Many people are angry about the outcome of the election. While there is some soul searching, there is also a large and growing disgust, not just with President Obama but with the electoral process and the country itself. Out of anger and frustration, some people are calling for secession, though it’s unclear how many.
It is easy to see the attraction. Let each “side” go its own way. Red states can be “conservative” and blue states can be “liberal” (those terms have different meanings in America than elsewhere). No more strife at the ballot box; let each side be governed as it chooses.
There are two problems. First, there is not much difference between the “liberal” and “conservative” positions. Both believe in paper money, public education, regulations and permits, transfer payments, progressive taxation, government-provided retirement and healthcare, massive taxes on inherited wealth, government-provided transportation, and many other statist ideas.
Second, these two groups are not neatly sorted out with one group on one side of a line and one group on the other side. Even in the “liberal” state of California, the “liberals” are in Los Angeles and San Francisco and the rest of the state is “conservative” for the most part.
The situation today is totally unlike the situation in 1860 (the only time secession was attempted), in which there were distinct ideological groups and they were geographically separated.
Today the majority is unhappy with the consequences of ideas they themselves believe in. We can see this with the “conservatives” saying that if they were elected, they would repeal Obama’s version of socialized medicine and replace it with a “common sense program to provide universal health care access.” As if their version would somehow incorporate “common sense”. As if there could possibly be “common sense” in taking money from some people and using it to give free benefits to others.
Secession is no solution for the any of the problems that plague us today. Let’s look at what it would mean in reality.
The original idea behind Southern secession was that states have a “right” to allow whites to impose slavery on blacks. Of course, states do not have “rights”. Rights are by definition and by nature individual. But many today hold the idea that states should have a “right” to impose the laws that the local voters desire, such as imposing religion on the population, or group-based welfare. These ideas will fail at the local level for the same reason they fail at the national level.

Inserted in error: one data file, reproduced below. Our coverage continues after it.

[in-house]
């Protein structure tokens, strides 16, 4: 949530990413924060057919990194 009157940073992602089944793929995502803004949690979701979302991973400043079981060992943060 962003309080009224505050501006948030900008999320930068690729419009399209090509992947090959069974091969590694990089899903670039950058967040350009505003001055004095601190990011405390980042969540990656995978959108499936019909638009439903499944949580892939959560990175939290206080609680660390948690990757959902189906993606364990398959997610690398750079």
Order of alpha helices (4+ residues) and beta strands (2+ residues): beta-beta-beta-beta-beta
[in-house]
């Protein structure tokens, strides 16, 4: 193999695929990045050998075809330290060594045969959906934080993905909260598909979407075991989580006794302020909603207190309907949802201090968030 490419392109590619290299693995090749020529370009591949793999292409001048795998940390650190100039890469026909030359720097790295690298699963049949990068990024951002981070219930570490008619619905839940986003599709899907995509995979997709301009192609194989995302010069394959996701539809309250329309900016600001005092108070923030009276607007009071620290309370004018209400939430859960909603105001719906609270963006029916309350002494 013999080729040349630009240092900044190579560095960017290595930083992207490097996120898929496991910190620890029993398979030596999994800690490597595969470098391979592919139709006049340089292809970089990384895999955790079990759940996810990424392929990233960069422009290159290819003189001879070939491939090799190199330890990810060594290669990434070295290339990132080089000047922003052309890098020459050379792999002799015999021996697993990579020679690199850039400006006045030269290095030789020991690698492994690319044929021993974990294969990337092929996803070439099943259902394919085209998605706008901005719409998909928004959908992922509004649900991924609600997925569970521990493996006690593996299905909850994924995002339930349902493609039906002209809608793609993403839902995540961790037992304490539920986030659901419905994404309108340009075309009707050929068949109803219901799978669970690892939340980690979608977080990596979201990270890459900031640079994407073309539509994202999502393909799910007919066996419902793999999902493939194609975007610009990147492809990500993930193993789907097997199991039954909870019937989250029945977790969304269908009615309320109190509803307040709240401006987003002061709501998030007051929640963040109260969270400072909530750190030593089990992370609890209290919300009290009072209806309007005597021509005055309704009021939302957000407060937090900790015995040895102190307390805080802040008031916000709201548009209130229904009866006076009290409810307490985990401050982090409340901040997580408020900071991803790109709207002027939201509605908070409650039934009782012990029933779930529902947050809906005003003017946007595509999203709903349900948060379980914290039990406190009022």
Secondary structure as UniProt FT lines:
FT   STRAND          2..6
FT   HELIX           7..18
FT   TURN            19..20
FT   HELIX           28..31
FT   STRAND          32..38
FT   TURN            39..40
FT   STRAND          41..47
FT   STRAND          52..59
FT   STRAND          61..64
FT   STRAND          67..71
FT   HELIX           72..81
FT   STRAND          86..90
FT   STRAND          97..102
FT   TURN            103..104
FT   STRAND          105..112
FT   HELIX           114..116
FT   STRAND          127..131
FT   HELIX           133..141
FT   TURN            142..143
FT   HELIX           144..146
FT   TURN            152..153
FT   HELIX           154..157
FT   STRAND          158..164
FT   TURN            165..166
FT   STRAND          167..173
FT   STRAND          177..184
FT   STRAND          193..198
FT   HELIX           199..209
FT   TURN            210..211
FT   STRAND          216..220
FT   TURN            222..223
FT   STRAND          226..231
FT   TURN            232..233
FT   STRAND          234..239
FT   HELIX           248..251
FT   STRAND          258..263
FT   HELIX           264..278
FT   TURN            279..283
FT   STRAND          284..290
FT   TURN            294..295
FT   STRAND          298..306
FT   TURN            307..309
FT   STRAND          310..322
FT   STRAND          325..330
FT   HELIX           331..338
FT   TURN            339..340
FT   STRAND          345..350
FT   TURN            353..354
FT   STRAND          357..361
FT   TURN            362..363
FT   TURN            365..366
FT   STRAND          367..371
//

Now think of what secession would mean, especially if it really picked up momentum. Ultimately, there would be 50 countries (or more—why can’t Northern California secede from Southern California, if California can secede from the US?), each with its own diplomats and armies. There would be innumerable borders, across which the flow of people, goods, and money would be restricted and/or taxed.
What would happen if people in each region were forced by circumstance to eat only what could be produced locally? Once the flow of oil stopped, the people in arid western states like Arizona would perish, as there is little water without pumps powered by diesel or electricity. And how would oil pass through so many borders between mutually distrusting (if not hostile, envious, or trade-warring) countries?
What if other consumer goods had to be produced locally? There could be no such thing as a computer, as the chips in computers require a worldwide market. There could not be 50 local Intel corporations. Nor motor manufacturing, pharmaceuticals, pumps, power plants, lighting, etc. Even if there were no wars—started because one of these little countries thought to plunder another—there would be large-scale death and a huge decline in the quality of life.
Could law enforcement exist this way, and what of respect for law and order? It would be an environment of strained public budgets combined with mass anger. Those who feel entitled to be given free stuff could form gangs to take it from anyone they find.
And think of your money. You wake up one day, and the US dollars in your bank account are replaced with Texas “Stollars” or “MontanaBucks”. North Dakota already has a state-run bank, and other states could follow suit. The only thing worse than the current system where money is borrowed into existence, is one in which the legislature can print it at will. Could “Dakotars” hold any value?
Breaking this once-great country into 50 remnants will guarantee that we collapse. And this is why I am writing about secession. The theme is the same as with the gold standard.
We must work to prevent collapse.
I don’t know if some Romans in 465CE thought that collapse would help them restore a more honest form of government. We do know now that their civilization did not bounce back for over 1000 years after it collapsed.
The fight for the gold standard is the fight to preserve civilization and prevent collapse. Opposing secession is part of the same fight.
This article originally appeared in The Gold Standard, the journal of Gold Standard Institute.
Dr. Keith Weiner is the founder of DiamondWare, a VoIP software company. He has a PhD from Antal Fekete’s New Austrian School of Economics in Munich. He is now CEO of Monetary Metals, a precious metals investment fund. Keith is a leading authority in the areas of gold, money, and credit and has made important contributions to the development of trading techniques founded upon the analysis of bid-ask spreads. He is also president of the Gold Standard Institute USA.
© 2013 by Keith Weiner